The very nice Tintype photo on the inside of this piece depicts a handsome gentleman but it is the outer case that is the “show stopper”. The case is covered in a burgundy colored velvet material and has a brass hinge and brass push-peg opening device. Mounted in a brass frame and set into the top is a carved Mother-of-Pearl (MOP) cameo of a gorgeous lady. Her wavy hair is pulled back into a double-layered “bun” style hairdo with a loose segment of hair which falls over her shoulder and trails down her back. This hair style was poplar in the 1860s. Additionally, there is a cross-banded hair ornament that sits on the top of her head. The lady has a very sweet, delicate face and she wears a simple V-neck dress.

When you open the case you see a handsome mustachioed young man with slicked-back hair that covers his ears and the nape of his neck. He is dressed in formal attire with white shirt and a smart-looking bowtie. A wonderful thing about this photo is the very ornate Rococo Revival chair he is sitting on, ornamented with heavy scrolls and curves, confirming the 1860 time period of the tintype. The photo is covered with glass and is surrounded by a gilt metal, rope-like frame. The inside of the cover has an ivory colored satin lining.

SIZE: Case: 2 5/8” (h) x 2 1/8” (w); Framed Cameo: 1 7/8” (h) x 1 ½” (w).

MARKS: Apparently None.

CONDITION: Some wear around the edges of the velvet on front and back. Two tiny pinholes are visible on the satin on the inside of the cover, where something was apparently pinned. The case opens and closes smoothly. The Cameo and Tintype are in great condition. I have not cleaned the MOP cameo because I liked the patina which helps show the detailed carving of the beautiful lady. It would clean up easily though if that would be your desire. This is an outstanding presentation of both case and tintype, and not something to pass up. I couldn’t pass it up. Can you?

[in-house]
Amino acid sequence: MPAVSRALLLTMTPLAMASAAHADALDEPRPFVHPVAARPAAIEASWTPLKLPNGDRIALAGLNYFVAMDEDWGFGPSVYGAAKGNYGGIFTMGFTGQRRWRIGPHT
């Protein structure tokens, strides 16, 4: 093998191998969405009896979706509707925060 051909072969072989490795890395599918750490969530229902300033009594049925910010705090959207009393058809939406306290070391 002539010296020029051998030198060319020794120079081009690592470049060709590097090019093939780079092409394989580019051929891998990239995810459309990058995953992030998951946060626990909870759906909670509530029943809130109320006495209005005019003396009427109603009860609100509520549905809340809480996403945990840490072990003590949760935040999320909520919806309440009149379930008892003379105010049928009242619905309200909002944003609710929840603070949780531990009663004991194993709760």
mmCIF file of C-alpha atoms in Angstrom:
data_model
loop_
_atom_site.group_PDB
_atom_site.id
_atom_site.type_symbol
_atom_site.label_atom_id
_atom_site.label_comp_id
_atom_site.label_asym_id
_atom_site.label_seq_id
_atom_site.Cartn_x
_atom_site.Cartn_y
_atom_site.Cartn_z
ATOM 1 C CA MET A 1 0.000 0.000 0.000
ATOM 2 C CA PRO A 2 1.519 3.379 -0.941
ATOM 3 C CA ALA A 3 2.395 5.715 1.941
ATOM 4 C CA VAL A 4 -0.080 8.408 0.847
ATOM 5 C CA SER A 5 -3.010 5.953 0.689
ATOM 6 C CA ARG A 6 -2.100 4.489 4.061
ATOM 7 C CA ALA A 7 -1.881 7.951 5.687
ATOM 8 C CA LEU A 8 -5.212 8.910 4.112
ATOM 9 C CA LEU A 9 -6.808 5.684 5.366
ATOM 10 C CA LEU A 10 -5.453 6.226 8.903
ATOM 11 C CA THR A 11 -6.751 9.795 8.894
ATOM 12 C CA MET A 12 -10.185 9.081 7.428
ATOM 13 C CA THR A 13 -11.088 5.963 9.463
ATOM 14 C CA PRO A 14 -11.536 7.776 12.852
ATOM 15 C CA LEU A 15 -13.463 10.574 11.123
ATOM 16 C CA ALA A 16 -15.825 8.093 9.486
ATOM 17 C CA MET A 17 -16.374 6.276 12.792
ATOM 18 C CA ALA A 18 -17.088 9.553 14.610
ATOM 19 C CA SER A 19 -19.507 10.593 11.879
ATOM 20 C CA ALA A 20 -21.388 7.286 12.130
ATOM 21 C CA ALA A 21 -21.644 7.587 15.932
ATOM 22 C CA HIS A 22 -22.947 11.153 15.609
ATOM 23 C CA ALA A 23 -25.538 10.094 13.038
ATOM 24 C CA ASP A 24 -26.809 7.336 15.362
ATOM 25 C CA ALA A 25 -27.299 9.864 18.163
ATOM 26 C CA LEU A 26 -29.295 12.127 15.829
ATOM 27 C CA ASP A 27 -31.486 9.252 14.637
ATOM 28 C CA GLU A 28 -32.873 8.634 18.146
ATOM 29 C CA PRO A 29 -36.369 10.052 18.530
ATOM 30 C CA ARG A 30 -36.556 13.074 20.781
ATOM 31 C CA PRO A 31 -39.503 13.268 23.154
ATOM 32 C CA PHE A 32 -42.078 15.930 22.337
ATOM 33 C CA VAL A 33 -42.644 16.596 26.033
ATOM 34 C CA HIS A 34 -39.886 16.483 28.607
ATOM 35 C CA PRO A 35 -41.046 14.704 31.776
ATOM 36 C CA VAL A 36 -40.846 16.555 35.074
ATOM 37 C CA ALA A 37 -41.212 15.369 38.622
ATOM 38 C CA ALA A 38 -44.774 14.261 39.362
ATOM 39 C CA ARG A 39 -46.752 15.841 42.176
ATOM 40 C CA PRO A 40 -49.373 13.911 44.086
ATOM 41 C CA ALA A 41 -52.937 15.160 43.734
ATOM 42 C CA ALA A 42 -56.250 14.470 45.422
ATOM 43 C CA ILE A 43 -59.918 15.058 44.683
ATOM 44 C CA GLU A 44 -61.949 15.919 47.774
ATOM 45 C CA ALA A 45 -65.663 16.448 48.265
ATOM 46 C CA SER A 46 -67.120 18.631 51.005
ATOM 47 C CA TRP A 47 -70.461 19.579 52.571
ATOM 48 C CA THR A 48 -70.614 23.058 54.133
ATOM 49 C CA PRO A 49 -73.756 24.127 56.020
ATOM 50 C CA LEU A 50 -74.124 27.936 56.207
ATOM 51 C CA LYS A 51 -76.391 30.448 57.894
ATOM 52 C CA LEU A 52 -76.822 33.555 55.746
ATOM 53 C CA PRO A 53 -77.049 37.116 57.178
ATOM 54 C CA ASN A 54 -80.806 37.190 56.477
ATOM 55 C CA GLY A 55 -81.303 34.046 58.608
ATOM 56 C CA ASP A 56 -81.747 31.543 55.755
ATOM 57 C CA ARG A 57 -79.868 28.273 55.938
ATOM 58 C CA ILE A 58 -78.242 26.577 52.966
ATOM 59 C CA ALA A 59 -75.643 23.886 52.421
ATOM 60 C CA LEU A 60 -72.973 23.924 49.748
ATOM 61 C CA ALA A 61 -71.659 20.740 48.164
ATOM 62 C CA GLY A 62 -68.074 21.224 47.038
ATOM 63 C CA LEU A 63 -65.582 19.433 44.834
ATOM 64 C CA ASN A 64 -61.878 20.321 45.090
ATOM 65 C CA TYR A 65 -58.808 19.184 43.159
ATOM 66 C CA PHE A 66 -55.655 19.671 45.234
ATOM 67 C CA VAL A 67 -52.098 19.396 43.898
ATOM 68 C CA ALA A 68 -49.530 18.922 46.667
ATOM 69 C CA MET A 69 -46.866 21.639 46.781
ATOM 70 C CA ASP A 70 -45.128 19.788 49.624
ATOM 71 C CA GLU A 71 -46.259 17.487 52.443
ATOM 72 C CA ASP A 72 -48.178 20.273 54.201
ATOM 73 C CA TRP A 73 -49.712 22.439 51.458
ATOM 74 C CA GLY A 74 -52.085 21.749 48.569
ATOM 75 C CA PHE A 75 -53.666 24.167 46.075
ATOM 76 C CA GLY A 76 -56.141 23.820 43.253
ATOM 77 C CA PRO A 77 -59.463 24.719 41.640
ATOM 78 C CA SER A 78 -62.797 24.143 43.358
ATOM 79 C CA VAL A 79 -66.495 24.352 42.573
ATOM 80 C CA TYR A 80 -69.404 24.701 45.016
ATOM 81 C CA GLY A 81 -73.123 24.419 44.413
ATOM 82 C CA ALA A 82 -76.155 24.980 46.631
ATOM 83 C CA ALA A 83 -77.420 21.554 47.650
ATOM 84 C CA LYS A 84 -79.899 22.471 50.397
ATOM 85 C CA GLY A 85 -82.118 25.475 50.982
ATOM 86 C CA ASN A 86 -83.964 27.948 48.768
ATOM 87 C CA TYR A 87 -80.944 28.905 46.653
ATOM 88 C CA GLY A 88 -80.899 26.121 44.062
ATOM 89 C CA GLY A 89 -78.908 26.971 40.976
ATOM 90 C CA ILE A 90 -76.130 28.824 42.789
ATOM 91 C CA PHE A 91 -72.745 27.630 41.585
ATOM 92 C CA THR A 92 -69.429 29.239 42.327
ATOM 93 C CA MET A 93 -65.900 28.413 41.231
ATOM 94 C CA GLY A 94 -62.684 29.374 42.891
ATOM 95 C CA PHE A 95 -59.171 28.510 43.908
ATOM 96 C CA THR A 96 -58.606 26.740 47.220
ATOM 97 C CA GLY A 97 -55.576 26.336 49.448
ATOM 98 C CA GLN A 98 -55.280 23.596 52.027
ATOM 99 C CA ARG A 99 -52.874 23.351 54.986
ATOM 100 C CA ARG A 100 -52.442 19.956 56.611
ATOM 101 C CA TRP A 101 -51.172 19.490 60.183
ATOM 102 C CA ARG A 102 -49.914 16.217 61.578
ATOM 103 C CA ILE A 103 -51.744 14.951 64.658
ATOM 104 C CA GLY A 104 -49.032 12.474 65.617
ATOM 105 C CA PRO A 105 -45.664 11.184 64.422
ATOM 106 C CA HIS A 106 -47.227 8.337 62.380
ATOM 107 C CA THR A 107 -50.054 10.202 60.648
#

Historical Background on Tintypes and other 19th Century Photography:
Tintypes were made from 1855 through the turn of the century. They were created using a photographic emulsion which was coated onto black-painted tin and then exposed. Early tintypes are sometimes found in cases, as this one is; but, since they weren’t as fragile as either Daguereotypes, which were printed on silver and subject to tarnish, and Ambrotypes, printed on black painted glass and subject to peeling paint and turning dark, tintypes were later left loose or placed in albums like modern-day photos might be.


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JG Gallery

Tintype Photo of Young Man, in Case with MOP Cameo, C.1860


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    since 2014

    JG Gallery

    Joyce Geeser
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    Rockford , IL This Shop is rated Gold - 100 or more sales Gold Ruby Lane Exclusive since 2014

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